Why did an inoffensive widow and aunt lock up, starve and poison her three young nieces Fiona, Roisin and Aoife? Why did only Aoife escape and what happened to her? How did a legend grow up around Darling Jim, the man who caused a sensation with the stories he told of Ireland's past - and what's the answer - will he kill or will he love?
There's a mundane answer to nearly every question raised by this book, but undercutting that there is a fabulous story of obsession, passion, desire, and the man called Darling Jim. This is a novel that fizzes with unease and ambiguity. Beautifully told, beautifully written, it's quite unlike anything you're likely to have read before. There is a distinct touch of Angela Carter in the plot, with it's embedded fable, set in the darkness of Ireland's past, of two brothers, one of whom tried to kill his twin. For everyone in the story there is a real life counterpart - there's even someone playing the part of the brave knight, who tries to save the maiden - he's a postal clerk called Niall with an unlikely, almost unfeasible interest in this strange romantic story.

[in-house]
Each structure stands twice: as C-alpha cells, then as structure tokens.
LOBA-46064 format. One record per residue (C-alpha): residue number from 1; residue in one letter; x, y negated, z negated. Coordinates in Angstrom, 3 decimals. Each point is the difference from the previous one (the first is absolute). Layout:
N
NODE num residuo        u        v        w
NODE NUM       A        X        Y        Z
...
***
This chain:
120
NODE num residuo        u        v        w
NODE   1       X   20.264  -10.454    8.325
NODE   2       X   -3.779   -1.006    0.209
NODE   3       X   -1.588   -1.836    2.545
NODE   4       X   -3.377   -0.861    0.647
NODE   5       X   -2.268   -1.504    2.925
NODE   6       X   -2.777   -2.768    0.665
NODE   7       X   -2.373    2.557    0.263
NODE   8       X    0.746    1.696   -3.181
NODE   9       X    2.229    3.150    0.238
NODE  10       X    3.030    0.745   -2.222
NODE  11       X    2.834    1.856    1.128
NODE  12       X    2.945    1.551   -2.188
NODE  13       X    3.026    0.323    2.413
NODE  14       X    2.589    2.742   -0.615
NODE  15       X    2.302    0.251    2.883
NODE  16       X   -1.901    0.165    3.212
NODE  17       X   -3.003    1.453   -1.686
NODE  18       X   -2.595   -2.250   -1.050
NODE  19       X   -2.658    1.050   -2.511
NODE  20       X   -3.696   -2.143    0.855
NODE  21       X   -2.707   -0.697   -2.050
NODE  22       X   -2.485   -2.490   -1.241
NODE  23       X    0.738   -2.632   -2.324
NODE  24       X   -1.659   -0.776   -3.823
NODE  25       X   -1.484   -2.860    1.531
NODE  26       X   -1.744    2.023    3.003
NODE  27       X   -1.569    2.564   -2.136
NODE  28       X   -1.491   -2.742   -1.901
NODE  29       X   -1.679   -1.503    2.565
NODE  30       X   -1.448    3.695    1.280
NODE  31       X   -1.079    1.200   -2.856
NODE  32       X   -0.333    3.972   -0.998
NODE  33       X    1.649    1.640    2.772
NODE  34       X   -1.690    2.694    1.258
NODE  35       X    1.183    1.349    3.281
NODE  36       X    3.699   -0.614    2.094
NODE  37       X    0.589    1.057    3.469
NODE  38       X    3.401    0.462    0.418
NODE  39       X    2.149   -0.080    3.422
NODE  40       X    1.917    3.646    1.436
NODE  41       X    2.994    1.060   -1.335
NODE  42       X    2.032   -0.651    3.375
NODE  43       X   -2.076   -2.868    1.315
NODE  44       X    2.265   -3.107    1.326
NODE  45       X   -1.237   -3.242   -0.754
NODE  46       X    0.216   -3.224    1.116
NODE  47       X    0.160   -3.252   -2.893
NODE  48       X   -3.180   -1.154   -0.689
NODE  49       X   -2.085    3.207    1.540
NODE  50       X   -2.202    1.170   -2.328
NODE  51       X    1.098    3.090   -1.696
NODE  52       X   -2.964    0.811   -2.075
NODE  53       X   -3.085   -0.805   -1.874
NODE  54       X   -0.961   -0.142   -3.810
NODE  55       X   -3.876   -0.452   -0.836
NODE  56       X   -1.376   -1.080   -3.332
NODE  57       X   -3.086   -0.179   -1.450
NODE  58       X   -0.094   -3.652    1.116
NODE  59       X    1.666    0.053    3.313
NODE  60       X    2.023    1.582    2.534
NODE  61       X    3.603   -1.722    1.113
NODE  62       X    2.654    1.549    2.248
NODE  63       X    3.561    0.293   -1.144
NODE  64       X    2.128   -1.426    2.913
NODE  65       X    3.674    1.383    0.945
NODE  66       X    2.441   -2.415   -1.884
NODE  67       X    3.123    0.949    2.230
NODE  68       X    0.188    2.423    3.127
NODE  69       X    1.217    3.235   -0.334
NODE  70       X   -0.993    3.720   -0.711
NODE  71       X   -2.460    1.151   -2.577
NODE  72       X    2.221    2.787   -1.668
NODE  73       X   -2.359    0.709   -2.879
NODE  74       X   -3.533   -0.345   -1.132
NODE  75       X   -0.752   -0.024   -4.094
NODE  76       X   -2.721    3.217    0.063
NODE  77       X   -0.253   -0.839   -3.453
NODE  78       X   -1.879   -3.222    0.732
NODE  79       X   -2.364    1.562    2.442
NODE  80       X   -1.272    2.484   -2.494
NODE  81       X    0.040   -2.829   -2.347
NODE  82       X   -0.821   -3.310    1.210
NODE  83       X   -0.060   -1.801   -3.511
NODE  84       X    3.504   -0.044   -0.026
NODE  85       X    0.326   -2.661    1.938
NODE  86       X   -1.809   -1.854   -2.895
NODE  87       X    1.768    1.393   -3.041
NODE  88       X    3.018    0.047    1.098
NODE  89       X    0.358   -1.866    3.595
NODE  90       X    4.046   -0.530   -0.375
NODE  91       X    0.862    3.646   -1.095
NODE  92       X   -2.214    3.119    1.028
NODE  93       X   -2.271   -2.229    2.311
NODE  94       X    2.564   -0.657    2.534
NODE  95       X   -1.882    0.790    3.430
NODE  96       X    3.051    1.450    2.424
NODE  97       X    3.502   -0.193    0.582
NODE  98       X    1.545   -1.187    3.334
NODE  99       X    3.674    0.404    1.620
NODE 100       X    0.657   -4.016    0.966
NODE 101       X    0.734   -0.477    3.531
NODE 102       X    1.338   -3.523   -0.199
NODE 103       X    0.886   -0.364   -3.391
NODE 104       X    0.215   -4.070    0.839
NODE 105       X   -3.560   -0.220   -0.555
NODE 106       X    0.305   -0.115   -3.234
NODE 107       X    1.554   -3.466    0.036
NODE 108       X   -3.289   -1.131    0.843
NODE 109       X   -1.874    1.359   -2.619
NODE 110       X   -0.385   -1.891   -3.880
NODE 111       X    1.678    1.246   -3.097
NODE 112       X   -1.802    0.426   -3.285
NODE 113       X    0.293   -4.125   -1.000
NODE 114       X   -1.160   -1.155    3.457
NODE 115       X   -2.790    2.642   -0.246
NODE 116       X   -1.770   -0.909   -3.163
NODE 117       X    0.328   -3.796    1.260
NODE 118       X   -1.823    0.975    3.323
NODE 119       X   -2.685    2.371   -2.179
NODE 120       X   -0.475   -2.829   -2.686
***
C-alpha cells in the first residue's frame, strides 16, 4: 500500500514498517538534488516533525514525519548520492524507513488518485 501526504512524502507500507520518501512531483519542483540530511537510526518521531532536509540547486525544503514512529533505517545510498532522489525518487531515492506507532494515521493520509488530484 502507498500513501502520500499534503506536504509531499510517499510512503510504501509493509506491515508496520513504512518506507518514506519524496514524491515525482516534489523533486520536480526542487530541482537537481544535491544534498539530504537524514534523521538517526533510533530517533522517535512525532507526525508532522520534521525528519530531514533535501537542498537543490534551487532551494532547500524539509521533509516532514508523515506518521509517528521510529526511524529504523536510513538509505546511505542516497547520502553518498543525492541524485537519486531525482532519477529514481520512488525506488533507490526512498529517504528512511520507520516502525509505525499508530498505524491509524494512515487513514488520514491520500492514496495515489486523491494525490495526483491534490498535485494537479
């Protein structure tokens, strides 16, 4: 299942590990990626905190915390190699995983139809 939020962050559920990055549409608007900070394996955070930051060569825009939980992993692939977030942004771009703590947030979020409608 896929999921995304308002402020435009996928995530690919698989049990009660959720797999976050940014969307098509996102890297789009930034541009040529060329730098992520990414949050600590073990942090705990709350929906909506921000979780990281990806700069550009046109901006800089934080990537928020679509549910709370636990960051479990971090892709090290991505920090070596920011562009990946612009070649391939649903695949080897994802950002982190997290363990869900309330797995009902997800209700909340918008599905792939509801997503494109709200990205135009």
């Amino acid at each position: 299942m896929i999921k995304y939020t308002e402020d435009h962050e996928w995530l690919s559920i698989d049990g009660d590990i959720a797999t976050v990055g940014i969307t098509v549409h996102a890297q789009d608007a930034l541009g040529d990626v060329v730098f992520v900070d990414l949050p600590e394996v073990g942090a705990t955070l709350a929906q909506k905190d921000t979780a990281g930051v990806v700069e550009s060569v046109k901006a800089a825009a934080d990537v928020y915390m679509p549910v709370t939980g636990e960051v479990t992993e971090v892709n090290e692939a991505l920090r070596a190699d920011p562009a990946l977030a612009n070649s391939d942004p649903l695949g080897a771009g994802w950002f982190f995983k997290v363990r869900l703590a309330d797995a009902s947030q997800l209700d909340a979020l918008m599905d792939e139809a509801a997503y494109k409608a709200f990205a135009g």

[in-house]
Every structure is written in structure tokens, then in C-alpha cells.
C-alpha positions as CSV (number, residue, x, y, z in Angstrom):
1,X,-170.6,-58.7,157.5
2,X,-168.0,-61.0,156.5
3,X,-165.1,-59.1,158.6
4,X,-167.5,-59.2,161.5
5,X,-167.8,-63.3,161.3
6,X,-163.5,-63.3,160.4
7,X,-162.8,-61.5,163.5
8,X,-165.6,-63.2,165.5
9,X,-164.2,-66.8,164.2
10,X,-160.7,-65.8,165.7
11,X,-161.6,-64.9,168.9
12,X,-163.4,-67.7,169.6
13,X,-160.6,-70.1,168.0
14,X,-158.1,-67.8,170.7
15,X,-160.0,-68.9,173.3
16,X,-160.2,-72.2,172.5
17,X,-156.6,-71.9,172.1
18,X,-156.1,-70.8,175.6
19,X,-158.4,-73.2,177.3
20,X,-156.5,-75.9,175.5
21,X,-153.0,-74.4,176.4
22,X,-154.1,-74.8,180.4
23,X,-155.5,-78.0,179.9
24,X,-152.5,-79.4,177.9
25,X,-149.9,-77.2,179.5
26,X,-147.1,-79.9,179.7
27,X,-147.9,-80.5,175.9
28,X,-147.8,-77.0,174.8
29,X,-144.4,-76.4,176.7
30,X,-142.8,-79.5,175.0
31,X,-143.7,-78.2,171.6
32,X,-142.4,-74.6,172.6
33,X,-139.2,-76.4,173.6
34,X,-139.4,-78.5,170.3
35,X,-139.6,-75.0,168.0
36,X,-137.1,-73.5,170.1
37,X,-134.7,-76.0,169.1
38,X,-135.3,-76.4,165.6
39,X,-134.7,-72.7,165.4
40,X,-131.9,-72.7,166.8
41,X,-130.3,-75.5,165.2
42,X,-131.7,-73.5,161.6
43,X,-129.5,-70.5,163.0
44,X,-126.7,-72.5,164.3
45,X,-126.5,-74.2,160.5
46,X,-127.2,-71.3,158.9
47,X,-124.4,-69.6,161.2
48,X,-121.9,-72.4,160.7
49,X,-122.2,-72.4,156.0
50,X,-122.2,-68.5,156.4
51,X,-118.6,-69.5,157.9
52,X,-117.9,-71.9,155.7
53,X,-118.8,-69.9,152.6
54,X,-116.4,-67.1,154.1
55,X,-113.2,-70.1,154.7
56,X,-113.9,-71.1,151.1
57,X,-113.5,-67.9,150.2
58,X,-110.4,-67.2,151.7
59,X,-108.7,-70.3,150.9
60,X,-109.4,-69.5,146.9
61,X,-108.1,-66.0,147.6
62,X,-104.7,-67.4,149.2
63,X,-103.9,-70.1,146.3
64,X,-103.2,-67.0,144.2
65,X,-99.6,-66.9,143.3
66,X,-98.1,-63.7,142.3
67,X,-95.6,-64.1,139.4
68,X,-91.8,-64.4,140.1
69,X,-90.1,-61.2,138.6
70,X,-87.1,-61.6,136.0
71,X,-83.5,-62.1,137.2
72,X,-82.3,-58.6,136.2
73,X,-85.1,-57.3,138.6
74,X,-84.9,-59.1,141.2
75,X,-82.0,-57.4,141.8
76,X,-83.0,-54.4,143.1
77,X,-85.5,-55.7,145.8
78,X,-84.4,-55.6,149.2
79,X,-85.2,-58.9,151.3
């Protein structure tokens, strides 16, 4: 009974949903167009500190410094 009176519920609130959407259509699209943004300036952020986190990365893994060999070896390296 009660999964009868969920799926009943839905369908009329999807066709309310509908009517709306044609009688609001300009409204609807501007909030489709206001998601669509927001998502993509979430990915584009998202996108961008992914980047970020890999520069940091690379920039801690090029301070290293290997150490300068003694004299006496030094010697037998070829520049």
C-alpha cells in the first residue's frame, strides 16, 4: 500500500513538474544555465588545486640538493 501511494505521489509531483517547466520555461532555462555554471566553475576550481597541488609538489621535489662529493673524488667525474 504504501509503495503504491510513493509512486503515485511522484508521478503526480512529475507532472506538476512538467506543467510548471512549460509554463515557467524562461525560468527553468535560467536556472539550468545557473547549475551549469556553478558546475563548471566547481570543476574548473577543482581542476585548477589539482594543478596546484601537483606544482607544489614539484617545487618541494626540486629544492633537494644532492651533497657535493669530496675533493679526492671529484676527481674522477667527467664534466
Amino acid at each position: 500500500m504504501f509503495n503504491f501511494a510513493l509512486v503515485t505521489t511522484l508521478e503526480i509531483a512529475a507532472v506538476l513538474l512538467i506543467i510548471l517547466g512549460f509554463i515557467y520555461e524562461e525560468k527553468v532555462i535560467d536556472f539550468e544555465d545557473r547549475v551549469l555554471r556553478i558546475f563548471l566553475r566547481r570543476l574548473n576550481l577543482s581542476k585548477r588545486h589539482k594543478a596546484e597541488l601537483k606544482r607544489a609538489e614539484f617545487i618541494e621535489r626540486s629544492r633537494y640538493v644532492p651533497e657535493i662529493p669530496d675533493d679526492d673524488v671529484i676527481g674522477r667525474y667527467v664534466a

The ending is not as good as what's gone before, but it's difficult to see how one could improve on what has gone before. This is writing with an edge of sharpest power and most delicate pain.